Constant conflict and economic strains caused considerable unrest among the various ethnic groups of Muslim Spain. By 1031 AD, internal politics forced the split-up of the Caliphate of Cordova into several smaller Muslim kingdoms (or taifas) that were roughly equivalent in size and resources with the Christian kingdoms of the north. Thereafter followed the period of the "Reconquista", or Christian expansion southward into Muslim held territories. It was during this period that Rodrigo Diaz Vivar (a.k.a., "El Cid") (at right) made his name as a Spanish warlord (1043-1099 AD), establishing himself as Count of Valencia before he died. It was a period also marked by occasional conflict between the feudal Christian Kings and considerable accomodation with local Muslim rulers.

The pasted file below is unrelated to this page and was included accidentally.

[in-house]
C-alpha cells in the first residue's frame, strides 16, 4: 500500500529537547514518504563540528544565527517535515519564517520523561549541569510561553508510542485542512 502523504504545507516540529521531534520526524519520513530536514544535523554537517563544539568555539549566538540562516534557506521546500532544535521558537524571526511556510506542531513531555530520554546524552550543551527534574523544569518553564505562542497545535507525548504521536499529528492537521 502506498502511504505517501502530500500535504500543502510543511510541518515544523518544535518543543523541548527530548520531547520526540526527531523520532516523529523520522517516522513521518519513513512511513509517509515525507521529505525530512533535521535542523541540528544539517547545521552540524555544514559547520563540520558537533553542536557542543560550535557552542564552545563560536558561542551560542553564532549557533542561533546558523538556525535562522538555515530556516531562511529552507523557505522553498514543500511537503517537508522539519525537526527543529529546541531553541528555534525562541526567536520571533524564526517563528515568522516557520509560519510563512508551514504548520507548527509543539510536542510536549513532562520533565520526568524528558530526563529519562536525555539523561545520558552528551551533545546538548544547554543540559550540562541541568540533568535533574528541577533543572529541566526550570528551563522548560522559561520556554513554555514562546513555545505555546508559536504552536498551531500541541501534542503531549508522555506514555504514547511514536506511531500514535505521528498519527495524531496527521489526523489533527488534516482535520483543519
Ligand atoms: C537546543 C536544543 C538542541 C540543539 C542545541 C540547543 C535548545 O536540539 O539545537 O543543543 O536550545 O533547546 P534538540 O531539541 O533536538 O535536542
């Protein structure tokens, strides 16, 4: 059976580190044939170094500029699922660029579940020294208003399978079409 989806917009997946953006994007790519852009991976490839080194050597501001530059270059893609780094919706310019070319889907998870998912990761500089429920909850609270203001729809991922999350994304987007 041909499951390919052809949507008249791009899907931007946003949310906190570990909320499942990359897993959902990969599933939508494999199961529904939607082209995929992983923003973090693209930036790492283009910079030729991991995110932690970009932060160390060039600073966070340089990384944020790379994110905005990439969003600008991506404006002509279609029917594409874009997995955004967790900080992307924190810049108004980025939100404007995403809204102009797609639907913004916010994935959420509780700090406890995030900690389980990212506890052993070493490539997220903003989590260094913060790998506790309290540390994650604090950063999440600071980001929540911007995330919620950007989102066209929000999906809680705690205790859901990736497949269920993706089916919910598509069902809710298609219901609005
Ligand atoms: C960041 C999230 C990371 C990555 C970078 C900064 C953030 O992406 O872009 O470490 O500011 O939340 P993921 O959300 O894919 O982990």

Significant gains by the Christians, led primarily by Alfonso VI, King of
Castile (1065-1109), were partially reversed when the Almoravids led by Yusef Ibn Tashufin arrived from North Africa in 1086, and proceeded to rule Muslim Spain until 1146 AD. Despite suffering territorial loses, Alfonso was able to unite the
Kingdoms of Castile and Leon. Similarly, Alfonso I of Aragon was able to seize Saragossa in 1118 AD.
In 1139 AD, Portugal was recognized as an independent kingdom. In 1267,
Portugal and Castile fixed their respective boundaries by treaty, with
Portugal extending its borders all the way to the southern
In 1146 AD, the Almohads arrived from West Africa and displaced the
Almoravids as leaders of Muslim Spain. They were able to hold Christian
expansion in check, defeating the Castilians at Alarcos in 1195 AD, and for a time, Leon broke off again as an independent kingdom.
Under King Peter (1196-1213), Aragon involved itself in the Albigensian